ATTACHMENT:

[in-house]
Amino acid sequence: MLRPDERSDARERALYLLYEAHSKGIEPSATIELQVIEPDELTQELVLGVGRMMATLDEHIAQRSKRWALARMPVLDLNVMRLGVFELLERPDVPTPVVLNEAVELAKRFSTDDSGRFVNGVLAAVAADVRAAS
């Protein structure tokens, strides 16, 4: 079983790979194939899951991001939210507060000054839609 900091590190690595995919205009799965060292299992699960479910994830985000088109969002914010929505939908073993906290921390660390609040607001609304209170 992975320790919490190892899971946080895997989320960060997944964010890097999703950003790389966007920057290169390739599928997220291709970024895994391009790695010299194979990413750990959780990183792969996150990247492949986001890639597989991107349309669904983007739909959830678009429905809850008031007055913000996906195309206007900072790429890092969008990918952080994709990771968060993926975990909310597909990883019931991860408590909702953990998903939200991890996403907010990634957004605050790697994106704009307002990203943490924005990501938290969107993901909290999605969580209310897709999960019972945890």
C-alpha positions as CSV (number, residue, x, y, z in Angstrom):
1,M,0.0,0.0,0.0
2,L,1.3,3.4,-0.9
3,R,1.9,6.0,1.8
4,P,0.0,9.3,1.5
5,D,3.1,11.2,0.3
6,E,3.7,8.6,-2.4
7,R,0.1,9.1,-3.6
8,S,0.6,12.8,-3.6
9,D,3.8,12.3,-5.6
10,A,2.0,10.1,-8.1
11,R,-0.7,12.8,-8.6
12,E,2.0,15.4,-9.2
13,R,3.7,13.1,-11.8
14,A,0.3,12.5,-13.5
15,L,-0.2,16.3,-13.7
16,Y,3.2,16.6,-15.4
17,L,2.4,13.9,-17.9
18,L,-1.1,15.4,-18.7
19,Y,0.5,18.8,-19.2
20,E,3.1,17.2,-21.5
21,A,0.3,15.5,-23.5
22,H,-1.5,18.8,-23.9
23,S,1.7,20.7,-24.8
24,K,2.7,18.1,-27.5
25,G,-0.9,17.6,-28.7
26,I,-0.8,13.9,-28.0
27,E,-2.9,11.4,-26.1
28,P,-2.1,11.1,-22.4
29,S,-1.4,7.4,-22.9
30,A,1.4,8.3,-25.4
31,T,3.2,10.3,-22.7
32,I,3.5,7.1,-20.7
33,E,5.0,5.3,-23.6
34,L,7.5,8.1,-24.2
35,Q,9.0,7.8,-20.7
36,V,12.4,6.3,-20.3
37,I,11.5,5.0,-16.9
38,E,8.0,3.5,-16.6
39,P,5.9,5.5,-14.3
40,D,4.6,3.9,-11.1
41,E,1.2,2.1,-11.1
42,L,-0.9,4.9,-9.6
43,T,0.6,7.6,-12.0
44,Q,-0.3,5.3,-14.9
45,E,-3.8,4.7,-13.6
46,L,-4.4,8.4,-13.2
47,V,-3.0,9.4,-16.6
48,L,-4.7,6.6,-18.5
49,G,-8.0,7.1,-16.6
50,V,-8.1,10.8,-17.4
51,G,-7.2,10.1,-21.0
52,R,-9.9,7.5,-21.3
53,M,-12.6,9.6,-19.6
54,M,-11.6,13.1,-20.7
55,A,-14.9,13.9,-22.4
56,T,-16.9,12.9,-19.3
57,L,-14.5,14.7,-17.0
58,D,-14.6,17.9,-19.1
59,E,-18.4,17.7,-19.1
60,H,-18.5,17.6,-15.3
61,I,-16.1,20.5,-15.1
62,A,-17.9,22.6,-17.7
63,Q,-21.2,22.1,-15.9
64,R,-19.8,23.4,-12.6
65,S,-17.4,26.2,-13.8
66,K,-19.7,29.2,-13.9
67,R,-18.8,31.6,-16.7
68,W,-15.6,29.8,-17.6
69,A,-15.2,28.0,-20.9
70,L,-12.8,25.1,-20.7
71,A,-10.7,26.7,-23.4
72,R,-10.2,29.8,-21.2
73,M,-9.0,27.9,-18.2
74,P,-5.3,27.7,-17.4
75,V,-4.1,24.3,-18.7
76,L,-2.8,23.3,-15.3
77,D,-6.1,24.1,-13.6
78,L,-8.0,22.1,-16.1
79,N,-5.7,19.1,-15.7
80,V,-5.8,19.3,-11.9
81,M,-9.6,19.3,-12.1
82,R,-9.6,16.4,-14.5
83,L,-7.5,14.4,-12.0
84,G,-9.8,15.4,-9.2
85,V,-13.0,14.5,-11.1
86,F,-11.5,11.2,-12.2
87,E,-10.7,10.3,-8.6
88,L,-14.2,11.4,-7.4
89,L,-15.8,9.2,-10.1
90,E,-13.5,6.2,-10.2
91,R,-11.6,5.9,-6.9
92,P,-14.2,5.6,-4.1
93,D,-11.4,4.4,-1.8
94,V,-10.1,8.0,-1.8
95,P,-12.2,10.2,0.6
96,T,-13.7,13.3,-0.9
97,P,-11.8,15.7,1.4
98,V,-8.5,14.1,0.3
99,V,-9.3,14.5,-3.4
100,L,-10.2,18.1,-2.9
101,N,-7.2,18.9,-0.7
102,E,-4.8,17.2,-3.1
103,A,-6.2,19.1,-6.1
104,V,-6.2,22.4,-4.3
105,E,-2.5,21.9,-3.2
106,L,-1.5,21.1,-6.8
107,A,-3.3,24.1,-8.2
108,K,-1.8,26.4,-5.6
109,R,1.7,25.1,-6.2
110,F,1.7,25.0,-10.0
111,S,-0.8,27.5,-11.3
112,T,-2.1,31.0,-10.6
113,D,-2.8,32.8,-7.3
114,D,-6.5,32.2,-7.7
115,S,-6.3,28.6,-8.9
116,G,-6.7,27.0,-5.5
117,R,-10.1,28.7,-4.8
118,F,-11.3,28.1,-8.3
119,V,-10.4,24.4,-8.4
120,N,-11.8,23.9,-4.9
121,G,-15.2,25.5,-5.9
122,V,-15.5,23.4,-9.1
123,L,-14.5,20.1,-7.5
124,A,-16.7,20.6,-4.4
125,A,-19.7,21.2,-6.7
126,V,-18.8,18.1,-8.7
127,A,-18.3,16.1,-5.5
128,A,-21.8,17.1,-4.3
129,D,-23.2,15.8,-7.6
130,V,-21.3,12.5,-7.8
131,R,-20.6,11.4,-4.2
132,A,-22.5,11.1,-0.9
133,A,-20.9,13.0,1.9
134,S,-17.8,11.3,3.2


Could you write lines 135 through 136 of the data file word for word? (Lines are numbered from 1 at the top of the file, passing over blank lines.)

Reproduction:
131,R,-20.6,11.4,-4.2
132,A,-22.5,11.1,-0.9